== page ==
Multiple attachments + the role of the father

  • Created by: BronwynY
  • Created on: 24-08-21 10:37

Multiple attachments

Multiple attachments happen often, but how important are they? Researchers arent sure on the importance of these bonds compared to the primary one.

Bowlby says they're not as important

Rutter considers all types of attachments important

and Schaffer + Emerson say theres no differentitation between beh in primary + secondary attachments, both are treated as being the same.

Maybe multiple attachments are formed with diffferent people for a reason, a baby has no choice of their primary attachment but maybe they chose their multiple attachments?

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Role of the father

Early research focuses on the mother, and the father is given a minor role. This is a misogynistic and sexist approach. 

Father is considered less important in attachment research is because of the idea that men aren't biologically suited to raising children. They traditionally went to work while the mothers stayed at home. So it could be the baby responding this way in all these studies only to the mother and may respond differently to the father.

Modern families are more diverse than those used in early research, culturally as well.

Bowlby said that yes the PCG most of the time is the mother, but it can sometimes be the father. He said that the father gives a different care. Often a more of a playmate than caregiver.

Geiger in (1996) found with the father the play is more physical and unpredictable however the mother plays more of a nurturing role and gives consistent attention.

Lamb in (1987) found children preffered their fathers when feeling +ve, but preffered their mothers when sad or seeking comfort. The fathers are playmates but only in certain situations.

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Factors affecting relationship of fathers + childr

1. Degree of sensitivity - More sensitive to child's needs = more secure attachment

Hrdy in (1999) found the father is less able to detect low levels of infant distress compared to mothers, so less sensitive to child's needs.

Is this sociobiological? (evolutionary)

Lamb (1987) Found that fathers who were main carers are able to do this, so sensitive responses may be situational rather than biological?

2. Type of attachment they had with their own parent - Single-parent fathers tended to form simialir attachments with their own child

Barnier + Miljikovitch (2009) found this was not the case of married fathers, only single-parent fathers.

If fathers didn't have a good relationship with their dad, they often had the same with their own child. OR went the other extent and over compensated.

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Factors affecting relationship of fathers + childr

3. Marital intamacy 

Belsky in (2009) Found that how close the father is with the mother affected the type of relationship/attachment he has with the child

4. Supportive co-parenting

Brown et al (2010) Said the amount of support the parents bothe give affects and links to the attachment type. Theres no impact in the attachment between mother + infant, it's more important for fathers to develop a relationship.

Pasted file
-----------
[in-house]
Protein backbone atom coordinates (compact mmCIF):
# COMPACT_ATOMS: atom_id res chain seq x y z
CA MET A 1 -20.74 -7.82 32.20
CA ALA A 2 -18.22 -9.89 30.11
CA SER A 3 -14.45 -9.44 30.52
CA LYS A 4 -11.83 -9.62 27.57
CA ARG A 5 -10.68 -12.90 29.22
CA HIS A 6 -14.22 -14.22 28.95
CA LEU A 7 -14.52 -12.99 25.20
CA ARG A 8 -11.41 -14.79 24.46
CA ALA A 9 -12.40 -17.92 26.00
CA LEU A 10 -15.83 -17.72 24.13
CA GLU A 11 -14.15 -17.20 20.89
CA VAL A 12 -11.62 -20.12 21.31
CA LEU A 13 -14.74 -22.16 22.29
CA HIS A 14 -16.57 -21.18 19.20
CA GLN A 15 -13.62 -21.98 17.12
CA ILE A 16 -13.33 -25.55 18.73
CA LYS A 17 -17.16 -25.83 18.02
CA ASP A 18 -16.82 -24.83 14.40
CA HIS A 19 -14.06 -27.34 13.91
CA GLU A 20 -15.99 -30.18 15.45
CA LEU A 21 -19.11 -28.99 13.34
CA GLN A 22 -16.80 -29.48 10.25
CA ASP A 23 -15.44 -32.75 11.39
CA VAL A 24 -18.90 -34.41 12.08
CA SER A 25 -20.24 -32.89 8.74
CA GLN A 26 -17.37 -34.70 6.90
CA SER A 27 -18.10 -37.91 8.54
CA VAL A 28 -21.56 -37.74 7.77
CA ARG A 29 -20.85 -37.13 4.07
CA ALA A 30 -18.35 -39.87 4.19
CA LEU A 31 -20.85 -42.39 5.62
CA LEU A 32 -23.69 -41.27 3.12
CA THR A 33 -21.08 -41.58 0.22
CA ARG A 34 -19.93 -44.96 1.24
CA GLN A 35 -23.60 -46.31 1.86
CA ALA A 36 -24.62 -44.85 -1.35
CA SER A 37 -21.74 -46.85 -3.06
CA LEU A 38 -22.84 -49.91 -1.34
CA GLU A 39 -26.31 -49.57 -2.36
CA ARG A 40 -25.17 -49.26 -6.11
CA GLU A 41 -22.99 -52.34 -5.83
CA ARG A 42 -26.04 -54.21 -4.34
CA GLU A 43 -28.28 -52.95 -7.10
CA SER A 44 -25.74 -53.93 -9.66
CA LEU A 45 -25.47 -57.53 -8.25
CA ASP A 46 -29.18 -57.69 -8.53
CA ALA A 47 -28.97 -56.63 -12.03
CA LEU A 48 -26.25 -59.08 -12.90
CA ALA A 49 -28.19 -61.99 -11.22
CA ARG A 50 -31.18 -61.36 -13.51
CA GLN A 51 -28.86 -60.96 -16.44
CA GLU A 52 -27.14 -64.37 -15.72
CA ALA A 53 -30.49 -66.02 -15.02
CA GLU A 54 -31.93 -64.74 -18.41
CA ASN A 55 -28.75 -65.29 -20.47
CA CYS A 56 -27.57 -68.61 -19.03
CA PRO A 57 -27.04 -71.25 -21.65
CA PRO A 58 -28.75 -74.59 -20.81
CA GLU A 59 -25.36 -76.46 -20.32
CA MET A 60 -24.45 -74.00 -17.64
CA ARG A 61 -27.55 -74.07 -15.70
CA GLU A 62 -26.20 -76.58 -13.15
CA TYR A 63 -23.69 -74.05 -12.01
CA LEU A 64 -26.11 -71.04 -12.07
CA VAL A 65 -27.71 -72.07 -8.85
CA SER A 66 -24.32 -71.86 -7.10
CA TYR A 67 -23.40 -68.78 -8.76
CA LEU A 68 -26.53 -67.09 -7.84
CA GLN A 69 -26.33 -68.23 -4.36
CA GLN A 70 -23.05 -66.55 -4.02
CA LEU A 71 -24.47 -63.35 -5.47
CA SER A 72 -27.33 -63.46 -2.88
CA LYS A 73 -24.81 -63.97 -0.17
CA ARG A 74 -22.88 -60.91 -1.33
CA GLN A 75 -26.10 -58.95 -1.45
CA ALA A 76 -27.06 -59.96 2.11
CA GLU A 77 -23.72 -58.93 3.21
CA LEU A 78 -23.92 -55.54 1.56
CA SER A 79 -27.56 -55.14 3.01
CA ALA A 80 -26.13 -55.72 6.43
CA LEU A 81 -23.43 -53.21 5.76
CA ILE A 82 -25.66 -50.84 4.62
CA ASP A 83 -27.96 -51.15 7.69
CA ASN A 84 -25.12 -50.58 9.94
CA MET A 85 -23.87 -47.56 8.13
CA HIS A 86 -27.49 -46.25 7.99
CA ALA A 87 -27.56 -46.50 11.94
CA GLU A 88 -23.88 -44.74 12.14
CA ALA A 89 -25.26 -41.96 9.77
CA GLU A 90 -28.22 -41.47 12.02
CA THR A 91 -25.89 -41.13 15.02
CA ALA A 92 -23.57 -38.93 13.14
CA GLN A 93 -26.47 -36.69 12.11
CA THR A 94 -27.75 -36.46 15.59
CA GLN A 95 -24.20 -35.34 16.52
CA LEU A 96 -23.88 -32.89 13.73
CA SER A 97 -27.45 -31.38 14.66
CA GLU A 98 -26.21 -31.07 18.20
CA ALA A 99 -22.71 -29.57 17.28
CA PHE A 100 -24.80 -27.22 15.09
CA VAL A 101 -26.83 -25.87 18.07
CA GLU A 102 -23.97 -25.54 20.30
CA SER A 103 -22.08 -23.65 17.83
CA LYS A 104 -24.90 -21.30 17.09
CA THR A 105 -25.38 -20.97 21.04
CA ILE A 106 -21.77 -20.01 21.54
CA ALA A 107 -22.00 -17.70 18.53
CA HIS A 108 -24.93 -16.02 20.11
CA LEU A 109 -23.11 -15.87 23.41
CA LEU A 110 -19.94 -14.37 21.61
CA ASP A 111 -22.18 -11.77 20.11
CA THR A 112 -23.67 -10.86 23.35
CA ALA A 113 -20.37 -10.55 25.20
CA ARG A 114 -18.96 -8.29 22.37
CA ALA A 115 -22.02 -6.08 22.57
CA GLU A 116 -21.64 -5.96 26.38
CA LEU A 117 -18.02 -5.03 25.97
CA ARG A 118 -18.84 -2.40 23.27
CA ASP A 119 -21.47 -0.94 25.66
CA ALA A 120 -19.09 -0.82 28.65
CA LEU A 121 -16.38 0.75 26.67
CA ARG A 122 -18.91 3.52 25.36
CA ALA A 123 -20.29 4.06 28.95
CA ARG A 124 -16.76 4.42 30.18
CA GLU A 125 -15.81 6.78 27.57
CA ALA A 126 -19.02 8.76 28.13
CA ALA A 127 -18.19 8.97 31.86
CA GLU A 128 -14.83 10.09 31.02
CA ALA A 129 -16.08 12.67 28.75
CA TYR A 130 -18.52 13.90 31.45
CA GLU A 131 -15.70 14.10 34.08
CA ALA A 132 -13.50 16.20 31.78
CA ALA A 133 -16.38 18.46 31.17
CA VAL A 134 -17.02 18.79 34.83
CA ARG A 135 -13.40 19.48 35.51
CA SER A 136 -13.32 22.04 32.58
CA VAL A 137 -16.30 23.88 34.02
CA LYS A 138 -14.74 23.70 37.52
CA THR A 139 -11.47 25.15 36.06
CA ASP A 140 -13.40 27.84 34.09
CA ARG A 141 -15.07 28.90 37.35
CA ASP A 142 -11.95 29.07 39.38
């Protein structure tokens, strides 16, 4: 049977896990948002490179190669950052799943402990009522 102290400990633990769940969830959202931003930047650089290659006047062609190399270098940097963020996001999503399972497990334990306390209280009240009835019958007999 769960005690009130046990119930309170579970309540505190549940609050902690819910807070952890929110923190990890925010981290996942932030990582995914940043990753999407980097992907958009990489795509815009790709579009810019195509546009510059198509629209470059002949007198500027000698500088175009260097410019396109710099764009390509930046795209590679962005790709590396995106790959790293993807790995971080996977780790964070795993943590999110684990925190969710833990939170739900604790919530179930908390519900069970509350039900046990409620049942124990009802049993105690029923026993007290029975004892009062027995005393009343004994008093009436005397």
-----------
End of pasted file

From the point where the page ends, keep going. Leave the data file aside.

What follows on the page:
The dads lose more (than mum) if thy don't take part in supportive co-parenting.

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  • > Shows children with +ve attachments with their father have been found to have a better relationship with their peers and have less emotional issues later. Showing fathers can have a positive effect.
  • > On the other hand, children without a father growing up have been found to do poorer in school, be more aggresive and risk taking. So maybe fathers help to prevent negative developmental outcomes.
  • Pederson (1979) Stated that most research included single mothers from low socioeconomic backgrounds, meaning they're already disadvantaged and the mother my be there most of the time due to long hours of work. (stereotypically) So maybe it's more to do with these factors than the absence of the father.
  • Grossman in (2002) did a longitudinal study into both parents behaviour and quality of attachment with child (into teen years) 
  • Found the quality of the relationship between infant + mother was a better indicator of adolescent beh than between the father + infant. So maybe the relationship with the father is less important.(than mothers)
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> Do children need both parents as attachment figures?

  • Golombok in (2004) - children from single - or same-sex families don't develop any differently than those in 2 parent households
  • Maybe not just father’s role really not that important
  • It's just important that someone is there to bring up the child who is a decent human being

> HOWEVER research into the role of the father is socially sensitive

  • Only considers one way of bringing up a child + alternate arent the norm
  • Culture bias as western perspective of family seen as the norm
  • Has negative impact on single- or same-sex families as the “norm” suggests they “need” the father to play a role
  • Otherwise you're to blame if the child develops issues later.
  • Implies mother should stay at home and be carer, not working/studying.
  • Separation would impact on reciprocity + interactional synchrony
  • Blame the mother? (If she is selfish enough to have a carreer then it's her fault)
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